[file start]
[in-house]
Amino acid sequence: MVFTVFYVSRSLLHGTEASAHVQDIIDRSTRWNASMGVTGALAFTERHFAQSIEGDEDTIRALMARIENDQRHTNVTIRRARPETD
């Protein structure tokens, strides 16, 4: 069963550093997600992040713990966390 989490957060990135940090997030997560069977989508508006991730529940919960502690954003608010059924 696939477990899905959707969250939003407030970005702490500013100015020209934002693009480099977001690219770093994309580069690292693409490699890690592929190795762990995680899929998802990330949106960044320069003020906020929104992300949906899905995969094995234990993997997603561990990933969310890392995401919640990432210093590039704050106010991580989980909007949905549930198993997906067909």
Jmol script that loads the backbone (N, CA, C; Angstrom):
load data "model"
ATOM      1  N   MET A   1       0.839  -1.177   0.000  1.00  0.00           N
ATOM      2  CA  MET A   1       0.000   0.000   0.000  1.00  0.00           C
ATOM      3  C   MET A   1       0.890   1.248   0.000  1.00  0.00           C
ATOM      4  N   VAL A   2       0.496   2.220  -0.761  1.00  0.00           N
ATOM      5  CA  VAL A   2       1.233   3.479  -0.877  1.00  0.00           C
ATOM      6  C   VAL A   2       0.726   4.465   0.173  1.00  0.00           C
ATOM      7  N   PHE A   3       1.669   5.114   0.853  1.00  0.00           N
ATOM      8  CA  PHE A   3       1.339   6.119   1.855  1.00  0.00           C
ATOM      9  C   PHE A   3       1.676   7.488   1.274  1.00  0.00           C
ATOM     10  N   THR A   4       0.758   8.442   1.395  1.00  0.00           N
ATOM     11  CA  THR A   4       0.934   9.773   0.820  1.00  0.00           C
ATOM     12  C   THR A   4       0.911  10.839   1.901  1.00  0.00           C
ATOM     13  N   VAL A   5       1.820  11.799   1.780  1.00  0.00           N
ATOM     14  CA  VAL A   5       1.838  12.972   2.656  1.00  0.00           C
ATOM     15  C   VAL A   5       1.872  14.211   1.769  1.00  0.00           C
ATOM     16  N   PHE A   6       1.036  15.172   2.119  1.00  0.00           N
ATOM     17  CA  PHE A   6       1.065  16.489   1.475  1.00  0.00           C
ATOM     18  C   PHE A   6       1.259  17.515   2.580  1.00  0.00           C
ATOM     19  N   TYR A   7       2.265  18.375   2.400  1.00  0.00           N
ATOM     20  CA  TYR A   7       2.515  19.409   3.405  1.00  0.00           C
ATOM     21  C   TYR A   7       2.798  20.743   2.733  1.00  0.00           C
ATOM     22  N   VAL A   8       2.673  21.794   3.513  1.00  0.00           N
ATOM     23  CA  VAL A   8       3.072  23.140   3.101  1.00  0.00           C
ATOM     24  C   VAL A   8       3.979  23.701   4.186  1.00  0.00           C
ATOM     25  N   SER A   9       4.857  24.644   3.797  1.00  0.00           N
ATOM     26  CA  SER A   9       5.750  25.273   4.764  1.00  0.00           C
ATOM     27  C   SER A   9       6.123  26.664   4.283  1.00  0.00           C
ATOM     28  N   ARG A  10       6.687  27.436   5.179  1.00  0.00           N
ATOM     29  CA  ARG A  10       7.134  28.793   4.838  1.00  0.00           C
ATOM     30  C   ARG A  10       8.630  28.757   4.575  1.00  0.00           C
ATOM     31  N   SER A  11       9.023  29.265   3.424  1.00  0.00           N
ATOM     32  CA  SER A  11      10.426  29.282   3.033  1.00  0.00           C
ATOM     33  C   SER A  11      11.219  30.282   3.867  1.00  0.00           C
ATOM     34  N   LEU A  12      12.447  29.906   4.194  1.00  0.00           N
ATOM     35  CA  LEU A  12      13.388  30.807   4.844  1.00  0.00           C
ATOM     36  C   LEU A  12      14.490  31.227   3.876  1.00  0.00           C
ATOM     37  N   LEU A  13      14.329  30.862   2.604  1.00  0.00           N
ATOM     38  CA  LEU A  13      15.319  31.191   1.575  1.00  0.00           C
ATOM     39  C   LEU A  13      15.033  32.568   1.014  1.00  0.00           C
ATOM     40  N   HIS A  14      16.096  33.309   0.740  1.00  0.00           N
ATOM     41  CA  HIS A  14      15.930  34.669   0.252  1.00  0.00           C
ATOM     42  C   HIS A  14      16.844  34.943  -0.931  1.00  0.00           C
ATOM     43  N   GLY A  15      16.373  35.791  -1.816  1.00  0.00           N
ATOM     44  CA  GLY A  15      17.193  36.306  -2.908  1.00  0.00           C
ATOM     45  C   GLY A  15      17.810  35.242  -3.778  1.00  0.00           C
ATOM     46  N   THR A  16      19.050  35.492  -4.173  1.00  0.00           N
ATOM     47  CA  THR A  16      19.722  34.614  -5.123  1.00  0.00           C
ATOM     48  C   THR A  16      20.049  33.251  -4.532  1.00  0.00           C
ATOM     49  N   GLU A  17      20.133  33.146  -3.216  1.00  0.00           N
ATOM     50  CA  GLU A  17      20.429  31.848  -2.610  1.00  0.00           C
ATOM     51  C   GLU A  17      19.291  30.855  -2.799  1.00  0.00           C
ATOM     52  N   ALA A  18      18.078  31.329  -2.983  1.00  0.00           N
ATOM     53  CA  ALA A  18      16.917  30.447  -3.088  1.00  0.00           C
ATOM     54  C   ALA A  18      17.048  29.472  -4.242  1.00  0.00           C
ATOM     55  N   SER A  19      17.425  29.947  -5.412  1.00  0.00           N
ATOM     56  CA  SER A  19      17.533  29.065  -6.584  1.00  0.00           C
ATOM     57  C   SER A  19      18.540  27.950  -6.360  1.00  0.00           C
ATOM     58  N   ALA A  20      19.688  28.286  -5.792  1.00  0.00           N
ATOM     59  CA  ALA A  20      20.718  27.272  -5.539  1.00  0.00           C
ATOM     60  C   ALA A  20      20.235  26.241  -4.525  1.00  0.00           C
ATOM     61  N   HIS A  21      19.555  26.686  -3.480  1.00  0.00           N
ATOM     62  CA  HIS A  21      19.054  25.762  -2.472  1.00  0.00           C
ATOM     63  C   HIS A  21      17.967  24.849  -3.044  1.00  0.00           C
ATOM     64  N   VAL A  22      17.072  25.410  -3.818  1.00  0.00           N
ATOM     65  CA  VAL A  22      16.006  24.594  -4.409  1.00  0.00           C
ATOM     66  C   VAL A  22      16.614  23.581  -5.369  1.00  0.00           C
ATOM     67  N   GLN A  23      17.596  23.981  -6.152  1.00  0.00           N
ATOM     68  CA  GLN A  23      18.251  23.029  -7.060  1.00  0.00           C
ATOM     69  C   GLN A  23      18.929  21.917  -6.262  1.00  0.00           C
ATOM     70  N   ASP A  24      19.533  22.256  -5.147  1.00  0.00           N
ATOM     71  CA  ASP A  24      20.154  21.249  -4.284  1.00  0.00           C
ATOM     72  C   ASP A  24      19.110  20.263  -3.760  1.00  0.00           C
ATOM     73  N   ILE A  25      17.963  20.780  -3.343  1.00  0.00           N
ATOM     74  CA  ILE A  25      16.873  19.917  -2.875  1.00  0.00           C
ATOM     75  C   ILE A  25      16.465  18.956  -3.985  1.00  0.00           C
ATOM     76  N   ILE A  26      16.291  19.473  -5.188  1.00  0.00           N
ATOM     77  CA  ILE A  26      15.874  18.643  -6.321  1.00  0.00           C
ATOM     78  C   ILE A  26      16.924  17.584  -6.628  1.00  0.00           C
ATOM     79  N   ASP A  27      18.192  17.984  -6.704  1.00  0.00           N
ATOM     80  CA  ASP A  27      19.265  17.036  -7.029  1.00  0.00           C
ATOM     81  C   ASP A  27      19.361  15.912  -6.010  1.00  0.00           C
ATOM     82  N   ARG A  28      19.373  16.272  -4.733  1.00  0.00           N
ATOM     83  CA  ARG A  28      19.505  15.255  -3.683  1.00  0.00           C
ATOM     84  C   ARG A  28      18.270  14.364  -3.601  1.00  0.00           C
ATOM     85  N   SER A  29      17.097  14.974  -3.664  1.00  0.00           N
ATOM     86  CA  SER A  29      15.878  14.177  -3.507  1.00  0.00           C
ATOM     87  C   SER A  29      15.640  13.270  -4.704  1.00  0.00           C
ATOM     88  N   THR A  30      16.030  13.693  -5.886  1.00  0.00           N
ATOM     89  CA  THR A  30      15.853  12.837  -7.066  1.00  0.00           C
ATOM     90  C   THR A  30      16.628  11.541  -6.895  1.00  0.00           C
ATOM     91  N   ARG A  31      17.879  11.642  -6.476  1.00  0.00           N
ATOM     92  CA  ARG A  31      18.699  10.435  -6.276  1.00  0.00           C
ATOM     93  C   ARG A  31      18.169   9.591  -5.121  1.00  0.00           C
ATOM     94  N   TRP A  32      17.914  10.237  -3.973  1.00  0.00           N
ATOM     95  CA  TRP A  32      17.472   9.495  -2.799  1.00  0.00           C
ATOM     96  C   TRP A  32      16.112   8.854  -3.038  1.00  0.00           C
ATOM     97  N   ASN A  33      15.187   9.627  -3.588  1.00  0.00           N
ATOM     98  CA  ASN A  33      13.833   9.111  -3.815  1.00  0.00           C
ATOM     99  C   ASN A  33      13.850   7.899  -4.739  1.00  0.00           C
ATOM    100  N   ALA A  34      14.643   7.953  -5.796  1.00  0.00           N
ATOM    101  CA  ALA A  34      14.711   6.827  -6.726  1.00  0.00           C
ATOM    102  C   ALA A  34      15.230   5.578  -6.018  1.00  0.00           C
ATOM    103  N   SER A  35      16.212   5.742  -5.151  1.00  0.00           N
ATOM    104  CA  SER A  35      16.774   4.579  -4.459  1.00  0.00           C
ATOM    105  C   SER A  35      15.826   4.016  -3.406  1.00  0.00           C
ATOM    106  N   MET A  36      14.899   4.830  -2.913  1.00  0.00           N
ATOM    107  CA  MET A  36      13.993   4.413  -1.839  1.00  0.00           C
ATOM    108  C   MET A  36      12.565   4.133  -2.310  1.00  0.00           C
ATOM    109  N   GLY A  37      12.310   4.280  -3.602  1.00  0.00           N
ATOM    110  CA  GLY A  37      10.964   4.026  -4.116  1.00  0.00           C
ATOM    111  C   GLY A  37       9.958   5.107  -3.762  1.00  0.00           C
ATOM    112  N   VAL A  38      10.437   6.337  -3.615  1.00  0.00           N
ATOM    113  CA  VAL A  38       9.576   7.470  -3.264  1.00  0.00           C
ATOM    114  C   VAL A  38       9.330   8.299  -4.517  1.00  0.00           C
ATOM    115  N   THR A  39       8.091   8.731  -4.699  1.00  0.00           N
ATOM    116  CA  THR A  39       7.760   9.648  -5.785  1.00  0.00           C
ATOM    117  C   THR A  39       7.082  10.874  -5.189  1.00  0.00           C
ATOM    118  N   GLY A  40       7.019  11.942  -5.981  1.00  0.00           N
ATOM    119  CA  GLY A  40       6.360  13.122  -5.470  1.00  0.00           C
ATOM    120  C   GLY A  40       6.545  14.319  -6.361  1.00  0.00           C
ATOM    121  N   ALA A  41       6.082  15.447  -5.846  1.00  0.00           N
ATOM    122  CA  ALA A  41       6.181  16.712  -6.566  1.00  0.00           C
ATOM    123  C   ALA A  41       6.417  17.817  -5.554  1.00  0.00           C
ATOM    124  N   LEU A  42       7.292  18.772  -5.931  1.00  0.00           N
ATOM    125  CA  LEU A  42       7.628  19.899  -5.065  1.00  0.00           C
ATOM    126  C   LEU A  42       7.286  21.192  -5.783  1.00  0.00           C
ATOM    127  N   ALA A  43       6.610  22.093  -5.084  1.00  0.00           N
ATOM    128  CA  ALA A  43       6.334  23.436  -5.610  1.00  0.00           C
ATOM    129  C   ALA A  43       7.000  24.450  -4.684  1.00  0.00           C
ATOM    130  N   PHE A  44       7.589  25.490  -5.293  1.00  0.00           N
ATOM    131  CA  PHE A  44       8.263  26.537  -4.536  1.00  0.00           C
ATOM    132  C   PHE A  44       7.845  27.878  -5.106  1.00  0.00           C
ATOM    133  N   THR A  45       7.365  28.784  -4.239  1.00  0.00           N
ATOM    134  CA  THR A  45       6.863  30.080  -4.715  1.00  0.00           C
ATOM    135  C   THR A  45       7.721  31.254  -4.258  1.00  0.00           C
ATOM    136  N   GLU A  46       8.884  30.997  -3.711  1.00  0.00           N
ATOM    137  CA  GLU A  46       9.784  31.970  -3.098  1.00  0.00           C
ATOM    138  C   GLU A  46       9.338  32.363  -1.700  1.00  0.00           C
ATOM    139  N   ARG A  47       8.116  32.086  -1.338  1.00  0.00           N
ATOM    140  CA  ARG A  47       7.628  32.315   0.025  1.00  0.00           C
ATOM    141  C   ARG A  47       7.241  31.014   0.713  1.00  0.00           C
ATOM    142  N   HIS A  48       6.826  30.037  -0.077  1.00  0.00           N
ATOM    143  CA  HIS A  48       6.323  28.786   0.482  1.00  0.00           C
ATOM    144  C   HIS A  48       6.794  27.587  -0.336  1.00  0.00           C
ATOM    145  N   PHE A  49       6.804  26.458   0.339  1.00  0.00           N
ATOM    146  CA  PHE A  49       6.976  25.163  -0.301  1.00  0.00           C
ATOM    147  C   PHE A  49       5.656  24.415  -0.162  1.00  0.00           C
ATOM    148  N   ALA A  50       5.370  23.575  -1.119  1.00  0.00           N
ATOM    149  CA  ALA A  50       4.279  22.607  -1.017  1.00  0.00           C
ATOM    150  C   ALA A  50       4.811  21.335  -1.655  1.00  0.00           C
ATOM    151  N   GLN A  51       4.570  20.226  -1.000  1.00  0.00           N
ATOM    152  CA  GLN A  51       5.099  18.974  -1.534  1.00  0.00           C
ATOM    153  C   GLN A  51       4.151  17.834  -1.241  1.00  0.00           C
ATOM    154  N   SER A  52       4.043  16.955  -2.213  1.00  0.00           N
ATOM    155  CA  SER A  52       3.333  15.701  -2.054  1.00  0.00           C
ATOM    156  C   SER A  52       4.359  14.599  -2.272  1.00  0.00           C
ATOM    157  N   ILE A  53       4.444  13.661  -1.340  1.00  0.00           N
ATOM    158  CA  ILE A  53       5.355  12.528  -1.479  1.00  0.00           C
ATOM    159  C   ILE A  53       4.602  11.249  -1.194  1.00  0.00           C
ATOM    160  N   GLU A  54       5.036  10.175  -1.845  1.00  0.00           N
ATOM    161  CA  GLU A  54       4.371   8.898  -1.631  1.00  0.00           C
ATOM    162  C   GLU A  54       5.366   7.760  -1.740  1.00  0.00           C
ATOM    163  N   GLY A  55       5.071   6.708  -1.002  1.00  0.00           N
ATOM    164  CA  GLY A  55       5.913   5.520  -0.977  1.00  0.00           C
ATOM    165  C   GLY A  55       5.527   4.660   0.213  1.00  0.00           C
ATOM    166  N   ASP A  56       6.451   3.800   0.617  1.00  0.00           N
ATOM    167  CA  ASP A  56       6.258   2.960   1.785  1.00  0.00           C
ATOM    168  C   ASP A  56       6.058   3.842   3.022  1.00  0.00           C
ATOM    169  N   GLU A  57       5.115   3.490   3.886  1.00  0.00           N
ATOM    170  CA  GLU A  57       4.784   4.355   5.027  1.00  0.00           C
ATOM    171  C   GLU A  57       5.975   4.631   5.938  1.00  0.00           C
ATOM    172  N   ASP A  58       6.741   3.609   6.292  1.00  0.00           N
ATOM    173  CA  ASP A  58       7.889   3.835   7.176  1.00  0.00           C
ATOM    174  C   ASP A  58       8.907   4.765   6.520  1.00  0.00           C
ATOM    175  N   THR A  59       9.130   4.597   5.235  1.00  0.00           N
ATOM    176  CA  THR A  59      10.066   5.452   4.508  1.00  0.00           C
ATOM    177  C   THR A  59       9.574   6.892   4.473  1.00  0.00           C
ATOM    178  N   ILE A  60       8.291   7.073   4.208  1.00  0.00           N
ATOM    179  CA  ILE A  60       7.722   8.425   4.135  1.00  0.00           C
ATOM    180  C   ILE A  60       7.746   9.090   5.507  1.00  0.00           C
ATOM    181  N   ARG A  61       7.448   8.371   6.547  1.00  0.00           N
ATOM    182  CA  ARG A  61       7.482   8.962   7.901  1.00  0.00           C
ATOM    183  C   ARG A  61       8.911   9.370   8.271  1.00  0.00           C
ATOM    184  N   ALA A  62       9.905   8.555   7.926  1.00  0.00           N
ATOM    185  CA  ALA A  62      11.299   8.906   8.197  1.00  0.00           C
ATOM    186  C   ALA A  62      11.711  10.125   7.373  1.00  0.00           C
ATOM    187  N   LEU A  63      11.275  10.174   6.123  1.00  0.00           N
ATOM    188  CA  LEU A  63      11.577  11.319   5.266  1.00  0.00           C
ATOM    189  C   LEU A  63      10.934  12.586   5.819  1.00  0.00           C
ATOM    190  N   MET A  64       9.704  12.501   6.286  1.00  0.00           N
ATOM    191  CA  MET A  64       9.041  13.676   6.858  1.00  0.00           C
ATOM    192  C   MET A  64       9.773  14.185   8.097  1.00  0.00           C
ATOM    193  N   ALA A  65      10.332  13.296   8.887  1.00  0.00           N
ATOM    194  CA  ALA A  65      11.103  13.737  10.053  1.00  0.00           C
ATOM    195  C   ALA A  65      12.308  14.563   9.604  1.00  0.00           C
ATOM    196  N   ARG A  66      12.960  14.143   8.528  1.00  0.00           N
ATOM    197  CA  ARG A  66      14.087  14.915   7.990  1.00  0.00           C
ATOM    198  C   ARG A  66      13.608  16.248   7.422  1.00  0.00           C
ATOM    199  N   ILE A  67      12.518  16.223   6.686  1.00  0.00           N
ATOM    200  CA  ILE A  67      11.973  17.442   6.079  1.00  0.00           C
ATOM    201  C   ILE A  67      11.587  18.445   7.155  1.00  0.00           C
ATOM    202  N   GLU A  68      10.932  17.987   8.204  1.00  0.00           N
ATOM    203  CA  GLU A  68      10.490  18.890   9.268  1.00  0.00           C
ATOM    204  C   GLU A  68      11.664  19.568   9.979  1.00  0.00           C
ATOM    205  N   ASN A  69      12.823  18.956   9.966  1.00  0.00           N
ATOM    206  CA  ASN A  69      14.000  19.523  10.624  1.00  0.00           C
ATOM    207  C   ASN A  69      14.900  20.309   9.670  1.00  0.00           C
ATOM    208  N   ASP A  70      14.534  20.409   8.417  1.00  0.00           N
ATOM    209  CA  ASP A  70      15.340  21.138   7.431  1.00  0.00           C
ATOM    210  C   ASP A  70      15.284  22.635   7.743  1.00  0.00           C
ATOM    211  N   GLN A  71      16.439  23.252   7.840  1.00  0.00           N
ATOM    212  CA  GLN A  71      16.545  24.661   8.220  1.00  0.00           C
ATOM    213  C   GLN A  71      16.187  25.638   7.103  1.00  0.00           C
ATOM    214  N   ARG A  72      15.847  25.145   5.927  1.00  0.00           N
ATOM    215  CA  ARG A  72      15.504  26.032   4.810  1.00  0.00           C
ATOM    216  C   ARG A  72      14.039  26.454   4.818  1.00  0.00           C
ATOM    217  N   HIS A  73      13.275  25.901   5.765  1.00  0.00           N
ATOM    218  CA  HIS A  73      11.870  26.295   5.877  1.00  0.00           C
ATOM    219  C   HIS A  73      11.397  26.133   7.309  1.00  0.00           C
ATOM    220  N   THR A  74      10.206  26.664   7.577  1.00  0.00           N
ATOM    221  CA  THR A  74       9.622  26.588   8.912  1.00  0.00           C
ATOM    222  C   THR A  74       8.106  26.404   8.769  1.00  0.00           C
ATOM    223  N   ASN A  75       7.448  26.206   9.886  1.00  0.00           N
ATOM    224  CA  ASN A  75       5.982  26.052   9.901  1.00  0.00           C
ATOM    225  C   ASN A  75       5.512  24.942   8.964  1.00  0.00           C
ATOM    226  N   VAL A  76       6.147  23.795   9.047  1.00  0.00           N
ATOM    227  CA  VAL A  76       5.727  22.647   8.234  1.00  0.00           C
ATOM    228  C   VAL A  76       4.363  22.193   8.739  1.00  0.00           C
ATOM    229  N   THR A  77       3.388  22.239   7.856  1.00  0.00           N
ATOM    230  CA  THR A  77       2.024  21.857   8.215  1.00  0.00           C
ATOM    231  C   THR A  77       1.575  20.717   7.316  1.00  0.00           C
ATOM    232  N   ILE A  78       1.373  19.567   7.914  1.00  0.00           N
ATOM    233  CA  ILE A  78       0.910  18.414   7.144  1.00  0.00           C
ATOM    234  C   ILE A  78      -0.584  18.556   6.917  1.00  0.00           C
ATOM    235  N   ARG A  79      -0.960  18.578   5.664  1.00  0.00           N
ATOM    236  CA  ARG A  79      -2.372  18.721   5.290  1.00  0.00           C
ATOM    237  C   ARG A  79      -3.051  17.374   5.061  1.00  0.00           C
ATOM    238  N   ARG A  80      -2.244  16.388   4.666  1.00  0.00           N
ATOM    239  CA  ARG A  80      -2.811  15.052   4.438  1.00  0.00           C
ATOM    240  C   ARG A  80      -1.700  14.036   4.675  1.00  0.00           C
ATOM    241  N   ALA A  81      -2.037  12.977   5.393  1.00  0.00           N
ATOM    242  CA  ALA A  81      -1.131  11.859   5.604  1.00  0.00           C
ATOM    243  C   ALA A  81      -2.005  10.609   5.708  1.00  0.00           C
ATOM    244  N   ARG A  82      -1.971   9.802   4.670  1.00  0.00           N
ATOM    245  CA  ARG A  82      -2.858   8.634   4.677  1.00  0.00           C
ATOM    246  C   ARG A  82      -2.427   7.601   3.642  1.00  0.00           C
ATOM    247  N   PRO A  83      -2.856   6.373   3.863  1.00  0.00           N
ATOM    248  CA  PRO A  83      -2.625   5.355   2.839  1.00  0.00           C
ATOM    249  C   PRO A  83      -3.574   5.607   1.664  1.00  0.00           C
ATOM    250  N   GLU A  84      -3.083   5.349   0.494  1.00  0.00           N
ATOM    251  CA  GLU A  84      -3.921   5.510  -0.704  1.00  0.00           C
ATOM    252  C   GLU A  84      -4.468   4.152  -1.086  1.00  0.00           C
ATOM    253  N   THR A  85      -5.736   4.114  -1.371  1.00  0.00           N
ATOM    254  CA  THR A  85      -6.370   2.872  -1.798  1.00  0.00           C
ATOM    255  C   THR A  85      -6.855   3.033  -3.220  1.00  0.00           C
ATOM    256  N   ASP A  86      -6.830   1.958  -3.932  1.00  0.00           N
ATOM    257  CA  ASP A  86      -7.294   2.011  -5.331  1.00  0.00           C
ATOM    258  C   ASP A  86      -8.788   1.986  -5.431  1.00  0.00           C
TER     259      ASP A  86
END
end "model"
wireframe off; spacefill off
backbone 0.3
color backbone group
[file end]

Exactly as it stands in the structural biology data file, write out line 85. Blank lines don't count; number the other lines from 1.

ATOM     80  CA  ASP A  27      19.265  17.036  -7.029  1.00  0.00           C